Most Active Stories
- New Analysis And Science Answer Governor Cuomo’s Fracking Concerns
- Anchor Stores Announced For Newburgh Shopping Complex
- North Adams Goes Unsilent: Electronic Audio Experience Fills Streets
- BMC Nurses Picket Claiming Unsafe Staffing Levels
- Conservation Group Praises USCG, EPA Oil-Spill Response Plan Effort
51 % The Women's Perspective
Thu October 20, 2011
51% Show #1162
By Susan Barnett
Albany, NY – BILLBOARD - Susan Barnett (Music Out)
Ten years ago, the idea of 3D films was still something out of science fiction. We knew it could be done, but it just wasn't practical. And then Hollywood took 3D mainstream. Now every action film seems to leap out of the screen and sneak up behind you. But Bettina Martin, a 3D engineer currently working in Burbank for a company called 3Ality Technica, thinks 3D can do a lot more.
10:00 Bettina Martin
Bettina Martin is a 3D Engineer for 3Ality Technica.
Coming up, the UN Security Council is highlighting women's role in preventing conflict and Gilles Malkine waxes poetic about Eudora Welty.
If you missed part of our show, you can find us online at wamc.org or call 1-800-323-9262 to order a CD. This week's show is #1162.
The critical role' that women play in preventing conflicts will be among the three main issues that the Security Council is expected to debate in October.
That's what Ambassador Joy Ogwu of Nigeria, which is presiding over the Council, told reporters as she outlined the work of the Council this month. She said one of the debates will be on reforming the security sector in countries emerging from conflict or going through political change and the other will be on the Middle East. Ambassador Ogwu explained why the Council is holding a debate on the role of women in conflict prevention.
:27 Nigeria Ogwu
That is Ambassador Joy Ogwu of Nigeria, who is presiding over this month's Security Council meeting at the United Nations.
The world is mourning the loss of Kenyan Nobel Peace Prize winner Wangari Maathai who died of cancer in September at the age of 71. Kenyan Prime Minister Raila Odinga called her "the pillar of the nation". As the first African woman to receive a Nobel prize, Wangari Maathai not only championed preservation of the environment but she also promoted democracy, women's rights and the rights of the poor. In 2009, she spoke out about the responsibility of governments to distribute resources equitably in the face of climate change. Kenyan Prime Minister Raila Odinga spoke to Gerry Adams about the impact of Ms. Maathai's passing.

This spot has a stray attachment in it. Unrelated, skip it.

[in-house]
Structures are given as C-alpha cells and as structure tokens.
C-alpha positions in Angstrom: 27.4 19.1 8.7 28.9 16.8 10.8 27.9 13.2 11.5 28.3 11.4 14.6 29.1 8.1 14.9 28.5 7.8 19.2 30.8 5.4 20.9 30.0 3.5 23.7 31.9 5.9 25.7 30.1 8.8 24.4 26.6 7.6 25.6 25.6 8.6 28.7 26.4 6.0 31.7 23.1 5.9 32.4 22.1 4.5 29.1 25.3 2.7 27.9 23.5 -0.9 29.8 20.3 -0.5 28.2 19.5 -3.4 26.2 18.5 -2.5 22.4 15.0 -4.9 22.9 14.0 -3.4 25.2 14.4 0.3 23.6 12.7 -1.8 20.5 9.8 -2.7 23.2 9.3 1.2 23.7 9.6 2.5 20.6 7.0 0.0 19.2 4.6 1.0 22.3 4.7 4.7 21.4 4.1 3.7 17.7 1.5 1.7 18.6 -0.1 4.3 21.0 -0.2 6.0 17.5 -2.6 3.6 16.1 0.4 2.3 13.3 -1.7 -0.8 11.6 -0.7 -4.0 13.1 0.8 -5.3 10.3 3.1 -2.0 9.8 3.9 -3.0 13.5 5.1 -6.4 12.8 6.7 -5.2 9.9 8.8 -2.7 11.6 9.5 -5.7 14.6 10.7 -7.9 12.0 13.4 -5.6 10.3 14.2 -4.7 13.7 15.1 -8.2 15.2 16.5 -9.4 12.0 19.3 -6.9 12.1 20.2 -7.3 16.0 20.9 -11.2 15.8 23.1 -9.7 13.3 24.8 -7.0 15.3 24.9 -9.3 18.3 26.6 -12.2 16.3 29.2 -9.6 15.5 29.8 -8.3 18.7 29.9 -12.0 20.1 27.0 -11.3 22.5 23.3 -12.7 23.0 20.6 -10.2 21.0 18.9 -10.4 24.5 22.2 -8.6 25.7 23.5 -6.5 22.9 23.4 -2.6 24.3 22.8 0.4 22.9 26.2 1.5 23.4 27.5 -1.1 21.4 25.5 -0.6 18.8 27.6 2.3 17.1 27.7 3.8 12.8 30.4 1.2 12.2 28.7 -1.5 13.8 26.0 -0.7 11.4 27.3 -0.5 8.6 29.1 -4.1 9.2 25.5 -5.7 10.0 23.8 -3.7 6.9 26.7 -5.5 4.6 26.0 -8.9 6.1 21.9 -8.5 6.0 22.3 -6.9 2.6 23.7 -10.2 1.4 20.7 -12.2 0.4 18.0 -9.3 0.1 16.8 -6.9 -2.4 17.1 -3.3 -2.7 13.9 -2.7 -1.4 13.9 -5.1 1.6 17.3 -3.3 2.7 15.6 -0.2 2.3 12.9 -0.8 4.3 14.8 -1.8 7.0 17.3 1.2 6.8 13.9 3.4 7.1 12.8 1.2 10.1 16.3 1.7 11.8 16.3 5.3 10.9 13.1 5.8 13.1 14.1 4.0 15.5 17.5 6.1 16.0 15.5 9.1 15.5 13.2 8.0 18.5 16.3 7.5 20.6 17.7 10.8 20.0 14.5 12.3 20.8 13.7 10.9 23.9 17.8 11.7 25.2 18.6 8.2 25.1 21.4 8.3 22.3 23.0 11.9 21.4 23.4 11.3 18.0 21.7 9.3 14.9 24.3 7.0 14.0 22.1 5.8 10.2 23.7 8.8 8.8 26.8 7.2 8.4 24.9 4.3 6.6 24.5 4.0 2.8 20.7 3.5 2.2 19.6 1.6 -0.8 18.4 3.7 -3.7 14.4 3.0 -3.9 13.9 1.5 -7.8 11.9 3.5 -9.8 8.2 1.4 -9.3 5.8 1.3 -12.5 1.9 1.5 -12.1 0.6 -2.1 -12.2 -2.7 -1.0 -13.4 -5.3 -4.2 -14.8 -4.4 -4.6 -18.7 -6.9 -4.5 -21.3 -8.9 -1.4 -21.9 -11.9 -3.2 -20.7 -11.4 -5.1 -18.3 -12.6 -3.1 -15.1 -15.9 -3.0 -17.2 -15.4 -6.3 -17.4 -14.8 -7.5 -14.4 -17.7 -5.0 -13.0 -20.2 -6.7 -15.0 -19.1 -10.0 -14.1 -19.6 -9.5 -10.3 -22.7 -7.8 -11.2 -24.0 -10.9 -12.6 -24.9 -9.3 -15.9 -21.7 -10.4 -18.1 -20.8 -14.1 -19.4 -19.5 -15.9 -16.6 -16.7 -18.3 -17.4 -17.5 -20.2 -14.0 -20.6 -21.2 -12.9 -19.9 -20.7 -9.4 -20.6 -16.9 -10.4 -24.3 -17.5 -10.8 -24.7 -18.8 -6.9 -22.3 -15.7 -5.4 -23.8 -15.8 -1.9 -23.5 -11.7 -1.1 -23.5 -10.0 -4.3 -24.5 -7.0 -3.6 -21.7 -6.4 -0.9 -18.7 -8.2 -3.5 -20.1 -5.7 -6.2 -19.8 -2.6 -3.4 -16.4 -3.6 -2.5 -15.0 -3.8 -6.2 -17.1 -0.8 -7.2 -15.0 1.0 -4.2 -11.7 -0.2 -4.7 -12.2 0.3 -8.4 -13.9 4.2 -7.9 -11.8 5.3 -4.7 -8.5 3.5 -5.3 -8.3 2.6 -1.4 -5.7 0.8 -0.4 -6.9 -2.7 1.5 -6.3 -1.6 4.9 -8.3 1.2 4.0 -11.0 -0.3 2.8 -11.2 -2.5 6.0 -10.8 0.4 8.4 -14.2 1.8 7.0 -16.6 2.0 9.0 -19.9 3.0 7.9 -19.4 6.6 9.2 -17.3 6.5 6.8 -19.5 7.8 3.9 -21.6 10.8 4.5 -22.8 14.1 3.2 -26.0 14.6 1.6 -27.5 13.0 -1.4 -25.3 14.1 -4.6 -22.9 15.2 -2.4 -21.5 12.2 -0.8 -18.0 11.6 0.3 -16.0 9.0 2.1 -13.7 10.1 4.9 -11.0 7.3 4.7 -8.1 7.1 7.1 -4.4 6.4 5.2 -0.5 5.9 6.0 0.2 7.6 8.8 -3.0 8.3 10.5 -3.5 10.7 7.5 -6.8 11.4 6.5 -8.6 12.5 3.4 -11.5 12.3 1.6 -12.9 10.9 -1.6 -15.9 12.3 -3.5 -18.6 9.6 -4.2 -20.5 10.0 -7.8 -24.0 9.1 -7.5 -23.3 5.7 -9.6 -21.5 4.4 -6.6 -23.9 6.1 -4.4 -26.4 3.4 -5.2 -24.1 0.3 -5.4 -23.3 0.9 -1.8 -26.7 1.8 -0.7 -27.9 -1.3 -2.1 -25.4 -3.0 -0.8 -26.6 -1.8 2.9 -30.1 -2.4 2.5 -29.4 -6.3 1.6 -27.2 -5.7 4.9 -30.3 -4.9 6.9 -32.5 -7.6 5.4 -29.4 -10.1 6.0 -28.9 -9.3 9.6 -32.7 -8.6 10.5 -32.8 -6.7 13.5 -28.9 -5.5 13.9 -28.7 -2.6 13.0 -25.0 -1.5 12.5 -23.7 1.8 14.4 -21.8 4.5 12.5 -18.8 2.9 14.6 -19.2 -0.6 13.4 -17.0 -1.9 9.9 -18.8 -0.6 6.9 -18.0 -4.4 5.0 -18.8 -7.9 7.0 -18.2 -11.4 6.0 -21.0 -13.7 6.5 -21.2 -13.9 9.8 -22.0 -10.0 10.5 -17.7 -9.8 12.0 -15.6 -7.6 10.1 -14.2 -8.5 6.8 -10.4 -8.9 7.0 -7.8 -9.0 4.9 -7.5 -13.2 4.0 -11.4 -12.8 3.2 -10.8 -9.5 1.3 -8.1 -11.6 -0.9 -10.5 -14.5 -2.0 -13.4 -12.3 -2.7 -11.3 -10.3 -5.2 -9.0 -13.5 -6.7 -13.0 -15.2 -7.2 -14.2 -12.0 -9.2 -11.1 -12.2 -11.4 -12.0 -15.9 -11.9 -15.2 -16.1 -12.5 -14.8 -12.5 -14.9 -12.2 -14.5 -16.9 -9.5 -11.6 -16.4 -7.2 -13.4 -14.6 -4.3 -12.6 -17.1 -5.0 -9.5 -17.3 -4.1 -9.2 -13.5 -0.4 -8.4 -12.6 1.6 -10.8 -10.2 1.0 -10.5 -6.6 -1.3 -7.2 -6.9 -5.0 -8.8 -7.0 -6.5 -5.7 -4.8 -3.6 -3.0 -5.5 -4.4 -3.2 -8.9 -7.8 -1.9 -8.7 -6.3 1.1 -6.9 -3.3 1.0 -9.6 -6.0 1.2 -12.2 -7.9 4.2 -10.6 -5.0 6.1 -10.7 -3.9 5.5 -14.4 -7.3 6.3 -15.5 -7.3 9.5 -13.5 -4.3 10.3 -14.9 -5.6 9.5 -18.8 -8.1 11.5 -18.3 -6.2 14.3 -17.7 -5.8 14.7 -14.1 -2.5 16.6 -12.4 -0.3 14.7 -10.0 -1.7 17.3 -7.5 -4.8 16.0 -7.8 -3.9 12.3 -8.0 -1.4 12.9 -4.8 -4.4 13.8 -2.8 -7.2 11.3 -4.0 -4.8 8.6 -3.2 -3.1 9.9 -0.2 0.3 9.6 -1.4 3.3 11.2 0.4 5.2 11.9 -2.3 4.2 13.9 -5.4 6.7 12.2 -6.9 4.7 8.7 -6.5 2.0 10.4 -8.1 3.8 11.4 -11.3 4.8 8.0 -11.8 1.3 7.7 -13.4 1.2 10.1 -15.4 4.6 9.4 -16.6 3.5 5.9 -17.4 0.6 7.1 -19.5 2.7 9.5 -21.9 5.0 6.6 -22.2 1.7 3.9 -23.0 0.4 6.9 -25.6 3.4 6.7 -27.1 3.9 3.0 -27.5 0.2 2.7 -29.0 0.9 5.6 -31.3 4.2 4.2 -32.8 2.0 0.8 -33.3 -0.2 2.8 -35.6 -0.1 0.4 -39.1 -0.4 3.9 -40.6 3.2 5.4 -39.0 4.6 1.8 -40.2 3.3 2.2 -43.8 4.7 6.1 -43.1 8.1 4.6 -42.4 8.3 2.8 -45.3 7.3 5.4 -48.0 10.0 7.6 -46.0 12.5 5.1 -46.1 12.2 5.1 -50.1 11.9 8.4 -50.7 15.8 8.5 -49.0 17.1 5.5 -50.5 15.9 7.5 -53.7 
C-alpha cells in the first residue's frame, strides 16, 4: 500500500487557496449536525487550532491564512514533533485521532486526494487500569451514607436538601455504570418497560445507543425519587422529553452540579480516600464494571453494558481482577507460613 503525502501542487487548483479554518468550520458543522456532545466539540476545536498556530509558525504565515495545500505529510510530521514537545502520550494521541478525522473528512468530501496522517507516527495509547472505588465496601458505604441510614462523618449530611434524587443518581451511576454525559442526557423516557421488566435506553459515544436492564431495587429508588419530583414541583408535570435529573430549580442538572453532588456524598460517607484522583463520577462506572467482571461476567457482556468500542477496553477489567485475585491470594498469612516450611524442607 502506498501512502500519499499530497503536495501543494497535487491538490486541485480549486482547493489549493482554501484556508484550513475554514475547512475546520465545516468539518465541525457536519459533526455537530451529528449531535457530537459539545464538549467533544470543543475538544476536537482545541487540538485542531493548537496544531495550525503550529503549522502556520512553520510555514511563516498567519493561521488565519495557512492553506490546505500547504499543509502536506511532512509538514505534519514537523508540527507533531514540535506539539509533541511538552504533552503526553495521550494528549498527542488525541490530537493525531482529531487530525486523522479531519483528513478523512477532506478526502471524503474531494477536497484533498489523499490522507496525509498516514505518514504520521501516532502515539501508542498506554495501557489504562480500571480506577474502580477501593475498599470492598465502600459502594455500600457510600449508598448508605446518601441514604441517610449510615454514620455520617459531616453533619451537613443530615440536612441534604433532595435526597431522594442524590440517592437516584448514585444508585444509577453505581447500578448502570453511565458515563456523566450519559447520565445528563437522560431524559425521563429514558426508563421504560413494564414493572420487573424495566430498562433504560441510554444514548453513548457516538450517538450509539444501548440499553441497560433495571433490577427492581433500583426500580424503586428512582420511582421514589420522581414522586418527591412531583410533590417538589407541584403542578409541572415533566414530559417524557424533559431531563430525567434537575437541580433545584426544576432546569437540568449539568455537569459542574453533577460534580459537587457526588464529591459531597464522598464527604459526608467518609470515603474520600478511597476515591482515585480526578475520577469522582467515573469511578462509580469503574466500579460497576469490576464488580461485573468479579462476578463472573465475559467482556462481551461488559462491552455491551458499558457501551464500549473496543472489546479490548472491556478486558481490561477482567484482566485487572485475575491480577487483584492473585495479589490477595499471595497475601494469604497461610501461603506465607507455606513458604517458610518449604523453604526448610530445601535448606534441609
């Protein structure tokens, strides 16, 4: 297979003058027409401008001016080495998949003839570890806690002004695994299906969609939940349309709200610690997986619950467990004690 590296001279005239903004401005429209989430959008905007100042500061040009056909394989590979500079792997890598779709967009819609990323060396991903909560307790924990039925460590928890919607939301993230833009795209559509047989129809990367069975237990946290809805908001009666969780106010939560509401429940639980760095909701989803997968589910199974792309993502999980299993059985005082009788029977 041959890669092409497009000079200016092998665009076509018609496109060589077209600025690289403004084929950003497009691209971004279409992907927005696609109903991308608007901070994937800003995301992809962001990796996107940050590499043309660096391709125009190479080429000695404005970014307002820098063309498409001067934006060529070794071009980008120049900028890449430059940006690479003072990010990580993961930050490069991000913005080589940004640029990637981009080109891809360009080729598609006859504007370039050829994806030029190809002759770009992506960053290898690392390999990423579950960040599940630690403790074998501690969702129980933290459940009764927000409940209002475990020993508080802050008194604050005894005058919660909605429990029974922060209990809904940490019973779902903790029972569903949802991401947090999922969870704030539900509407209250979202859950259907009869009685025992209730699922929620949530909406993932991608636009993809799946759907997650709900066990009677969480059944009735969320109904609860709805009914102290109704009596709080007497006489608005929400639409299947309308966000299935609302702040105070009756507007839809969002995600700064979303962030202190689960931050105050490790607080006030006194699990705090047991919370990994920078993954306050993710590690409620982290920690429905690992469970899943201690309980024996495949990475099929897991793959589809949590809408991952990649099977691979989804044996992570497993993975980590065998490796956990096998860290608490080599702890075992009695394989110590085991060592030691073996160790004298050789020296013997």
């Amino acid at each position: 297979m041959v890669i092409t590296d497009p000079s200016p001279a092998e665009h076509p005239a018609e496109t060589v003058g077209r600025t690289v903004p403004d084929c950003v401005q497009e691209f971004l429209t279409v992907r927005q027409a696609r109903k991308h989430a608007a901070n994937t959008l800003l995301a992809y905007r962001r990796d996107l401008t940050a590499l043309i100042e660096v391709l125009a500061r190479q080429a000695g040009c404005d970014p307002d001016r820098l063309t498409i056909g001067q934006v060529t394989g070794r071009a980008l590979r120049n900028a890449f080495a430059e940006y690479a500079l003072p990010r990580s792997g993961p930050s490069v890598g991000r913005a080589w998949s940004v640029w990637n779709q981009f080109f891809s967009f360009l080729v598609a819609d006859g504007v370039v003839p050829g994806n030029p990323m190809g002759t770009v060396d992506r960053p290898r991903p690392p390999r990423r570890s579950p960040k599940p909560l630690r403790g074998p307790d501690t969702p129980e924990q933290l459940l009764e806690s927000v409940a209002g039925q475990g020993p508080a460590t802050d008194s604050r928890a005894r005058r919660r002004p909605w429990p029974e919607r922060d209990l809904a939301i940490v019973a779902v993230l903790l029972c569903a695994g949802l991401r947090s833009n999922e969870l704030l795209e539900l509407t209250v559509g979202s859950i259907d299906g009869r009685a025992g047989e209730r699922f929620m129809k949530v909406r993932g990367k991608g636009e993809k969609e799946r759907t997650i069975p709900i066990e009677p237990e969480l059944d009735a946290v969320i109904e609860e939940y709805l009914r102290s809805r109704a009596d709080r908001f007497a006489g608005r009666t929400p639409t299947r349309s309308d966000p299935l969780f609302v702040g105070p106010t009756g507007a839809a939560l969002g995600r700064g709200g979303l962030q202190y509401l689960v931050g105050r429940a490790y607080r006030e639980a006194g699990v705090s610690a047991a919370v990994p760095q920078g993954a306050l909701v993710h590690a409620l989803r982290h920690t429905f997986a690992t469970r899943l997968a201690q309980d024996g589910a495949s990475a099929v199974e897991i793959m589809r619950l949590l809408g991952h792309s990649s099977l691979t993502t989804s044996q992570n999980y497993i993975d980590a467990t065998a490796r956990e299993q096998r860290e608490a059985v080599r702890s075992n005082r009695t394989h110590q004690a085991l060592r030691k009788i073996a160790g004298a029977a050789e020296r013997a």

3:04 Maathi Gerry Adams
Not a single woman writer was considered a front runner for this year's Nobel Prize for Literature. Gilles Malkine says there's one writer who never won a Nobel Prize - and it made him wonder just what they could be thinking. For this week's women in history, he profiles a woman who he says showed him just what writing can be.
5:20 Thakor New Retirement
Gilles Malkine is a writer and musician who lives at the foot of New York's Catskill mountains.
That's our show for this week. Thanks to Katie Britton for production assistance. Our music is by Kevin Bartlett.
If you'd like to hear this show again, or visit the 51% archives, go to our website at WAMC.org. You can also find a regular column related to 51% at feminist.com.
Thanks so much for joining us we'll be back next week with another edition of
51% The Women's Perspective.
(:20 pads out to 25:00)